Sunday, June 01, 2008

A sense of place

I have written a bit lately about a sense of place. Land has form and spirit and presence. One place is not interchangeable with another. Globalization and standardization and horrid lowest common denominators all work against this truth and seek to subvert it. It matters little what Macdonalds or Starbucks you visit, you get pretty much the same product and you have no sense of place. Character and identity are stripped from place and person and we become increasingly unrooted.

Mimi and I shared today our sense of place. She wondered whether she should say anything and if she might give offense but, as the truth came out, desert places just don't work for her. She has been to Santa Fe but hills with no substantial greenery leave her feeling in an alien space. I confessed in turn that I have said I just don't belong in the swamps. As I flew into NOLA at the end of April I looked down at expanses of green algae-covered water and my flesh crawled. I was entering an alien place. Lush greenery is pleasant but I seem to like my water in manageable doses.

Eileen (and her mother) have introduced me to Celtic Thunder, a group of singing Irishmen, and I was surfing several songs from their show on YouTube. I came to this one, sung by their youngest member (with an amazingly strong voice). The sense of place got me all choked up. All Celtic music seems bittersweet and gets to me. [Granted, the first verse in Irish is more silly boasting to impress a woman than love of place.]

Come by the Hills (Buachaill ón Eirne) sung by Damian McGinty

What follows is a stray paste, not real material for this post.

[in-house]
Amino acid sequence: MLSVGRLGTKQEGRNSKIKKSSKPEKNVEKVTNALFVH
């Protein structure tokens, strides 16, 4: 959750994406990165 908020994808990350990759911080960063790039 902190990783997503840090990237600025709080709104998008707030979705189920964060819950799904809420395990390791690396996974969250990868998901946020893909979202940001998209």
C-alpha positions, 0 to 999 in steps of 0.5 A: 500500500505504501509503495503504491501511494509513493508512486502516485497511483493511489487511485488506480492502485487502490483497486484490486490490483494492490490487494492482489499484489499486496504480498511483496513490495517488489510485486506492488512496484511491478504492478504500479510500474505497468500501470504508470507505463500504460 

Come By The Hills – Celtic Thunder Ltd

The first verse is done in Irish.
Buachaill ón Eirne mé's bhréagfainn féin cailín deas óg
Né iarfainn bó spré léithe tá mé saibhir go leor 'S liom
Corcaigh a mhéid e , dhá thaobh a ghleanna's Tír Eoghain
'S mur n-athraí mé béasaí 's mé n' t-oibhr ar Chontae
Mhaigh Eo
Here is translation
I am a boy from Ireland and I'd coax a nice young girl, I
wouldn't ask for a dowry with her, I'm rich enough
myself, I own Cork, big as it is both sides of the glen and
Tyrone, And if I don't change my ways I'll be the heir for
County Mayo.

Come by the hills to the land where fancy is free.
And stand where the peaks meet the sky and the loughs
meet the sea,
Where the rivers run clear and the bracken is gold in the sun;
And the cares of tomorrow can wait till this day is done.

Come by the hills to the land where life is a song.
And stand where the birds fill the air with their joy all day long,
Where the trees sway in time and even the wind sings in
And, the cares of tomorrow can wait till this day is done.

Come by the hills to the land where legend remains.
The stories of old, fill the heart and may yet come again,
Where the past has been lost and the future is still to be
And, the cares of tomorrow can wait till this day is done.

And, the cares of tomorrow can wait till this day is done.


Diane said...

I still remember driving from Denver to Albuquerque once years ago, and, upon entering New Mexcio, feeling a sense of wonder. So different and yet so beautiful! After that, I told everyone, it really is the Land of Enchantment. No offense to Arizona, but I think New Mexico is much more beautiful.

And re: New Orleans, well, when I think about New Orleans, I think about the people we met, the friendly people on the streets, the blues guitar players, etc. We didn't get out in the countryside.